Eric Clapton songs and work have catapulted him into the Rock and Roll Hall-of-Fame as an iconic rock and blues guitarist, singer and songwriter. He’s been part of monumental bands like Cream, assisted with a number of Beatles tracks, and has found great success as a solo artist.
With the recently announced Crossroads Guitar Festival coming later this year, let’s take a moment to celebrate the songs of “Slowhand.”
This is perhaps the artist’s most famous song. Cocaine has a memorable riff, catchy lyrics and a guitar solo that isn’t flashy, but still technically complicated and intricate. The song was originally written by J.J. Cale but Clapton made it his own. The intro has a fun, beefy riff played near the headstock of the guitar, while the main riff is a simple chord progression featuring three barre chords.
There’s also a second guitar that plays, short, funky chord stabs that’s a ton of fun to get down as well.
Even though this song was recorded live and is a cover of Robert Johnson’s “Crossroads,” it’s still one of Clapton’s most memorable performances. The guitar is heavily overdriven and the two guitar solos are blistering and wild.
Eric played the song with Jack Bruce on bass and Ginger Baker on drums. The three of them were known as Cream, and the band was considered a “supergroup” since each of the band members had successful careers before working together. Cream’s album Wheels of Fire is cited as the world’s first double album to have ever reached platinum sales status.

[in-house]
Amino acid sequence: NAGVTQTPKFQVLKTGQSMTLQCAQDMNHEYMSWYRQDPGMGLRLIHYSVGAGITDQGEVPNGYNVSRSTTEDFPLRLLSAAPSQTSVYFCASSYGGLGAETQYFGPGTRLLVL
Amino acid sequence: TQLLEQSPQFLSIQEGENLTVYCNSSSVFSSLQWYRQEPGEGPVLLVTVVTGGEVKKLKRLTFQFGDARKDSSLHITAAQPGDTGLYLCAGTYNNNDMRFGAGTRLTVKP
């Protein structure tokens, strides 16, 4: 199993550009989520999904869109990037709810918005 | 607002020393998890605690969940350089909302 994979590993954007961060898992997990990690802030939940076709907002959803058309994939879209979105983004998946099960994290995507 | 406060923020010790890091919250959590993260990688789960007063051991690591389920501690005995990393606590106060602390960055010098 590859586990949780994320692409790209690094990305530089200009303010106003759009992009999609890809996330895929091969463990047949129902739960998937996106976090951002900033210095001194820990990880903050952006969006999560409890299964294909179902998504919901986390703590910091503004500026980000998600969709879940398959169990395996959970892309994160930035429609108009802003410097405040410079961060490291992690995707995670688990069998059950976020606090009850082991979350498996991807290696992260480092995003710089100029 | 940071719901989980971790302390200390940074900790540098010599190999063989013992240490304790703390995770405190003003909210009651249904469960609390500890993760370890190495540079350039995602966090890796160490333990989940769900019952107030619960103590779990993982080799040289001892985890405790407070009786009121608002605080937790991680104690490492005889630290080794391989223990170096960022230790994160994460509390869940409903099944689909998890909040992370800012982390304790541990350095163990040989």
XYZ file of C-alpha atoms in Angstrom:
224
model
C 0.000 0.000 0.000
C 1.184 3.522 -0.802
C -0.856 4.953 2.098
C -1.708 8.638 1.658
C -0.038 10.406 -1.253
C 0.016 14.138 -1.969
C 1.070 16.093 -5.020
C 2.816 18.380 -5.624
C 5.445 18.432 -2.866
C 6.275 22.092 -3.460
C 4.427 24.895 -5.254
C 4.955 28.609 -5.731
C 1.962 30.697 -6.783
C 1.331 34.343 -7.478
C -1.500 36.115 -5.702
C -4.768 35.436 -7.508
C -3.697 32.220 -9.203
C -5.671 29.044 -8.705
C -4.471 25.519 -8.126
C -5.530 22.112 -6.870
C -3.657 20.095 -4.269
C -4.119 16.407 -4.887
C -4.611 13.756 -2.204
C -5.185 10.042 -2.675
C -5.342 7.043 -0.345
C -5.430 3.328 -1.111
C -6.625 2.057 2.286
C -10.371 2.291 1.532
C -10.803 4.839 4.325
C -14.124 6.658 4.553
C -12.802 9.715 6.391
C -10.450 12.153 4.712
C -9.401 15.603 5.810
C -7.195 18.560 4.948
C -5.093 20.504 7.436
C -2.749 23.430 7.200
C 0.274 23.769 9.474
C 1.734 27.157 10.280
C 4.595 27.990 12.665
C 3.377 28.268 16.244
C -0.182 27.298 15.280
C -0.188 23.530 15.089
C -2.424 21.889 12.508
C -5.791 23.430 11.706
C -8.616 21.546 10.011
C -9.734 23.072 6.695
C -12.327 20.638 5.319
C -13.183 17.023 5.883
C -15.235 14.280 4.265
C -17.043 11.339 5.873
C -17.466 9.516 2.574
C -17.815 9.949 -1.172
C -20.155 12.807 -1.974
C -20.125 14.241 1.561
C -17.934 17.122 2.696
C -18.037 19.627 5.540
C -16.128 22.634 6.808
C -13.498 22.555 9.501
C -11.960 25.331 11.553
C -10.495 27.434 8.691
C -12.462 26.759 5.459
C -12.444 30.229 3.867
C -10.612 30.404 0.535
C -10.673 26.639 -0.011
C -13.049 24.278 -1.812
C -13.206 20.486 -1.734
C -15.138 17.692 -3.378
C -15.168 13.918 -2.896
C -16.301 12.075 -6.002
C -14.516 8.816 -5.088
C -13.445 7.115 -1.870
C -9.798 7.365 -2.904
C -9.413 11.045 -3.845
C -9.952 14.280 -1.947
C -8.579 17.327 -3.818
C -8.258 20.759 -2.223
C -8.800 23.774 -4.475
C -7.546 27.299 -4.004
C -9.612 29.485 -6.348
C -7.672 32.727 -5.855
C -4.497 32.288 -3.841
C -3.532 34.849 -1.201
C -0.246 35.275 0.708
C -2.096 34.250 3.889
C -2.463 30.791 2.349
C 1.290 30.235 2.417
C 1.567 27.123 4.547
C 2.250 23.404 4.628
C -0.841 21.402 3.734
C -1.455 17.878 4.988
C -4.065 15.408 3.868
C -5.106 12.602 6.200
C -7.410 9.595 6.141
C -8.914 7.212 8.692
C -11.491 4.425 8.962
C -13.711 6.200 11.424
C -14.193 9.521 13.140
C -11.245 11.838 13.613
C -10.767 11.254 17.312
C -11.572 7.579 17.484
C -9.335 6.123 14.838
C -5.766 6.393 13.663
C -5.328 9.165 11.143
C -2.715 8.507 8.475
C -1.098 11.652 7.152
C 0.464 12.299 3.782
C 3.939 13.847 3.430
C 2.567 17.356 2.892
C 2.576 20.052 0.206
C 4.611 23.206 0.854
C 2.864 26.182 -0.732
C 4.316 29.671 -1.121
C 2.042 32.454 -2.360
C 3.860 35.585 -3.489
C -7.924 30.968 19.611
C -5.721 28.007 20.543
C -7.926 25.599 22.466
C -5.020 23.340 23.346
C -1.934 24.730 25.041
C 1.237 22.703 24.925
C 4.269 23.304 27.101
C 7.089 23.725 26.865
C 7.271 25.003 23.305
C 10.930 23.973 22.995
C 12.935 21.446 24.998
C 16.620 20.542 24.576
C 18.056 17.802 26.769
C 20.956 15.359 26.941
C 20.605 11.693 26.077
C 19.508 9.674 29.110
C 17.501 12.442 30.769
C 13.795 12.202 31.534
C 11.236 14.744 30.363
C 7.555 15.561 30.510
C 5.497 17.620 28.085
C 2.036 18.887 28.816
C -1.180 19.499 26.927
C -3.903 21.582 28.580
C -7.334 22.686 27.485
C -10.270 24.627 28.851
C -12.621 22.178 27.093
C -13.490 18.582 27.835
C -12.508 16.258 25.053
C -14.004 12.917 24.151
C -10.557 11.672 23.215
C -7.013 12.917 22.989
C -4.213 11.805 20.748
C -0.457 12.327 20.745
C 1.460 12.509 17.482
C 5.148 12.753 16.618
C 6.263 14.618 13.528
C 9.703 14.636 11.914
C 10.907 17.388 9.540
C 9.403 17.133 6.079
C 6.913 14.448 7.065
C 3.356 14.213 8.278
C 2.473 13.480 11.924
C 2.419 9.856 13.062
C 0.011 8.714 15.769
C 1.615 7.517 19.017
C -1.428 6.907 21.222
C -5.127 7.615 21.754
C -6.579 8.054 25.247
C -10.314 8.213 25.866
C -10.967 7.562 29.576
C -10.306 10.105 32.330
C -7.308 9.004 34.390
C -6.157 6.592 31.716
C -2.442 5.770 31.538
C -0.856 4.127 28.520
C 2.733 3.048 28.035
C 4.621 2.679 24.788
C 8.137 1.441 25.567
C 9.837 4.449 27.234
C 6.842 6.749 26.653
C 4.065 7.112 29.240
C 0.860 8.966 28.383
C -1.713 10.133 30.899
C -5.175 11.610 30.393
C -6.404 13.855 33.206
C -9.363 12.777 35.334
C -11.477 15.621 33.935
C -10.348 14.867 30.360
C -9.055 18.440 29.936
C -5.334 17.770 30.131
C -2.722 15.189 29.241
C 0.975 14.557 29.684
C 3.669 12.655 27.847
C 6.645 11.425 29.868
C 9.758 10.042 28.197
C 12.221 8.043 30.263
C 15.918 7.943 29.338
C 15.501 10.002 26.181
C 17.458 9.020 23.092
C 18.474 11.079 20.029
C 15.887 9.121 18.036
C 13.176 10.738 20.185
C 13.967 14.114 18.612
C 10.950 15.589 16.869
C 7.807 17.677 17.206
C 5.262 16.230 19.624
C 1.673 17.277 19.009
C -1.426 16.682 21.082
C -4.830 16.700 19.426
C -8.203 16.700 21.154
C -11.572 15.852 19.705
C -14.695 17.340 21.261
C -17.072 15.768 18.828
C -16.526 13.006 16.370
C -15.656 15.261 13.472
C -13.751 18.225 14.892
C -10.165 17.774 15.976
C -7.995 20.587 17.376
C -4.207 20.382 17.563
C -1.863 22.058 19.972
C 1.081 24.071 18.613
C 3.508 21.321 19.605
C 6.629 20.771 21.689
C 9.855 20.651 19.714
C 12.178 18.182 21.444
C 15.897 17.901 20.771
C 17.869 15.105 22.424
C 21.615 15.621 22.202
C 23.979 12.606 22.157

This is a classic in blues rock guitar. Clapton uses a number of lead tricks and rhythm chops to match the song’s thumping beat. Even though it sounds fairly complicated, especially when the runs are played, it’s important to know that the song is made up of a single chord and a single riff. But Cream were three guys at the top of their powers, and that meant they were able to turn just one riff and one chord into a dizzying array of dynamic playing.
There are call and response sections between the vocals and guitar, there are slight changes in the riff, and a few breakdown sections too. To top it all off, there is a pretty intense guitar solo baked into this jam track that is great for leveling up your blues guitar chops.
For those of you who want to study Clapton’s lead playing, this is the song for you. The guitarist only plays lead licks and melody lines in this track. Brush up on your E minor pentatonic because the intro is ten bars over E. In order to achieve the signature sound from this song, you’ll also need a Wah-wah pedal for all of those swelling notes.
This is also a cover of a Robert Johnson song. Eric Clapton’s “Sweet Home Chicago” features a swinging groove and a summertime feel thanks to its 12 bar blues and strum pattern. This Made Easy version of the song and is great for beginners just beginning to learn the blues.
The song features only three chords, the E7, A7 and B7. The song is also strummed over a 12/8 shuffle. If you want to learn how to play the full version, go here.
Eric Clapton has written a great number of classics in his career and we have even more songs for you to learn.
Find Clapton guitar lessons here. If you want more Cream, go here.
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